Think about what you want your return on investment to be 5x, 10x, 25x? Expecting a multi-million return on a spend of just a few thousand isn’t being honest with yourself or your potential agency partners. At least have a ballpark figure in mind so that agencies can self-select whether they can fulfil your requirements. It’s just good business manners.

5. Decide who will be involved
Be clear about the project stakeholders, their responsibilities, and their availability. Then, everyone will be clear about the role they have to play, how the client team will make decisions, and what the approval and sign-off processes will be. Getting this organised at the outset always helps to expedite the project.

6. Establish realistic timescales
Decide when you ideally want the project to start and finish. Do you need to meet a hard deadline, such as a trade show or a legally binding date or are your schedules self-imposed?

We appreciate that clients usually want to complete projects quickly as possible. Still, we urge you to consider the following: the logistical complexities involved, the number of tasks to be undertaken, the need to overcome corporate inertia, and the current workload of all your stakeholders. How much time can they commit to the project? Will they be flexible enough to adapt to any unforeseen project-related issues?

7. Identify any boundaries or restrictions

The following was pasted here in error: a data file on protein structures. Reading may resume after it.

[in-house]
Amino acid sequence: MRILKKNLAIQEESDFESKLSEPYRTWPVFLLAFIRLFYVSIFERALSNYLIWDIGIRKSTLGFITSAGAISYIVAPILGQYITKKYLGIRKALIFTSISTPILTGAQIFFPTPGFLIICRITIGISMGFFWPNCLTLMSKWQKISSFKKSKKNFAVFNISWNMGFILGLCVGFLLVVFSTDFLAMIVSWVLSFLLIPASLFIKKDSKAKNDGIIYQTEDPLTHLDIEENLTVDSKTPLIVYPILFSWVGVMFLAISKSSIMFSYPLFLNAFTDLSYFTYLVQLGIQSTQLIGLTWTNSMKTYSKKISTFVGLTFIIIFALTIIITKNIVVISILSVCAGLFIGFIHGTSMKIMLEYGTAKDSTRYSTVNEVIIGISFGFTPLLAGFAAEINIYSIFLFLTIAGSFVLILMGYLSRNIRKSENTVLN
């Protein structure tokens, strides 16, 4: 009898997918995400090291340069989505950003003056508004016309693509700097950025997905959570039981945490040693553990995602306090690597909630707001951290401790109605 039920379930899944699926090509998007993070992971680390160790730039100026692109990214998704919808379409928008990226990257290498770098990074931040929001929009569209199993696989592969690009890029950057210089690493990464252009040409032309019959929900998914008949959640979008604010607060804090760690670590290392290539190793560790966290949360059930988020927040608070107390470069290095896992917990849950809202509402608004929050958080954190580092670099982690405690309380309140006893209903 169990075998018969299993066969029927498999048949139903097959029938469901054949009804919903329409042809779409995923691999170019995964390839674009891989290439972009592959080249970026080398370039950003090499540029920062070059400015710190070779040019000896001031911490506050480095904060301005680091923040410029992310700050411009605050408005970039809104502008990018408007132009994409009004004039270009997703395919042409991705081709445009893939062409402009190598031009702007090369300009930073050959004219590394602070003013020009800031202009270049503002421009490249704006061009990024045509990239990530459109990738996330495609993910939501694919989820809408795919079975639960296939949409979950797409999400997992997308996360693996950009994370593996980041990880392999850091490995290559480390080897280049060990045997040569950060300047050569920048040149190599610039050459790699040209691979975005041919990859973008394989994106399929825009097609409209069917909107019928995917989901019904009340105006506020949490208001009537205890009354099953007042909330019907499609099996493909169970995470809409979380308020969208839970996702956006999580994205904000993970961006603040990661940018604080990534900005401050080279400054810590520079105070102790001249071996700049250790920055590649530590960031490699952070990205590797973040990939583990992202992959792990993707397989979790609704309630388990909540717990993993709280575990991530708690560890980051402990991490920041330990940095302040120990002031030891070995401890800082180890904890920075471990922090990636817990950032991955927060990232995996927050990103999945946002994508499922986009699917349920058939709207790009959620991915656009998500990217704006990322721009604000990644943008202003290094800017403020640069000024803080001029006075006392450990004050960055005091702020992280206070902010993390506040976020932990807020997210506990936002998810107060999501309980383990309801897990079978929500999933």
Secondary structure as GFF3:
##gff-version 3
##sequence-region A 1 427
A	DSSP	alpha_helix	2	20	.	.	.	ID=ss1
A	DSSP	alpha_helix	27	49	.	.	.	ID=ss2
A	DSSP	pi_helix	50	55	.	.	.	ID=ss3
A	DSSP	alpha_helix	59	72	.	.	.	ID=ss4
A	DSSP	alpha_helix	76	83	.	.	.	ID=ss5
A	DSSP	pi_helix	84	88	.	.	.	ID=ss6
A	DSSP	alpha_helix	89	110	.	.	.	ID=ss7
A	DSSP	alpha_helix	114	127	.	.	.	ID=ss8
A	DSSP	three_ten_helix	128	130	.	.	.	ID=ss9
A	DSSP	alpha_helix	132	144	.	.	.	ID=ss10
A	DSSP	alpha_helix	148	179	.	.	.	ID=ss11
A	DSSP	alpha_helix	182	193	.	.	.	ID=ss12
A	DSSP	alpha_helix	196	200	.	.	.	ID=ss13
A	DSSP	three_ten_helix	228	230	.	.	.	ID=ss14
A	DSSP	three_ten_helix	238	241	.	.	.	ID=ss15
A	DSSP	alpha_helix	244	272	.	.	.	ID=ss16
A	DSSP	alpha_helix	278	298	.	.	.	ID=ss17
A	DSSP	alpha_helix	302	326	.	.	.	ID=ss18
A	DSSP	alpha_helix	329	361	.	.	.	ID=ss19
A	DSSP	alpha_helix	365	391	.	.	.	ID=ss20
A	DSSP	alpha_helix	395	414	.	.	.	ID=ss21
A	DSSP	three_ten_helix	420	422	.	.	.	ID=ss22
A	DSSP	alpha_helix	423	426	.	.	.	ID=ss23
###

An oyster needs a bit of grit to make a pearl. Constraint fuels creativity. In reality, having no limits makes the job more difficult. Radical honesty pays dividends and helps to streamline the process. Where are the goalposts? What do we need to avoid? What have you tried before, and why did it fail? Which political nuances do we need to respect? What level of commitment and enthusiasm toward the project currently exists within your organisation?

8. Provide access to relevant resources
Are there people we should talk to, within your organisation, with relevant experience and expertise? Is there an existing library of assets that we can utilise? Do you have long-standing relationships with suppliers that could benefit the project? Effecting change is hard work; improve your chances of success by rallying allies to your cause.

9. See the brief as the start of a conversation, not the end
Agency folk are curious by nature, and most agencies also have some sort of discovery phase at the outset of a project. Knowledge leads to understanding, understanding to insight, insight to progress. There will be questions that the brief does not answer – and that is fine. After sharing the brief, be ready to make yourself available for Q&A sessions. It also gives you a chance to see if the personal chemistry feels like a good fit. Also, collate any further background material you think would be relevant and be willing to share it at an early stage. If it contains commercially sensitive information, simply ask your potential agency partners to sign an NDA. If they refuse, they have self-selected themselves out of the running.

10. Tell the agency why you have approached them
What was it about the agency that grabbed your attention? Were they recommended by someone you trust? Have they worked for other clients in your sector or solved a problem similar to the challenge you face? Explaining why you chose to approach a particular agency will help them understand what you are looking for and how they can help you.

Get in touch

If you’d like to talk to us about your brief, please get in touch on 01483 331250 or email: hello@livencreative.co.uk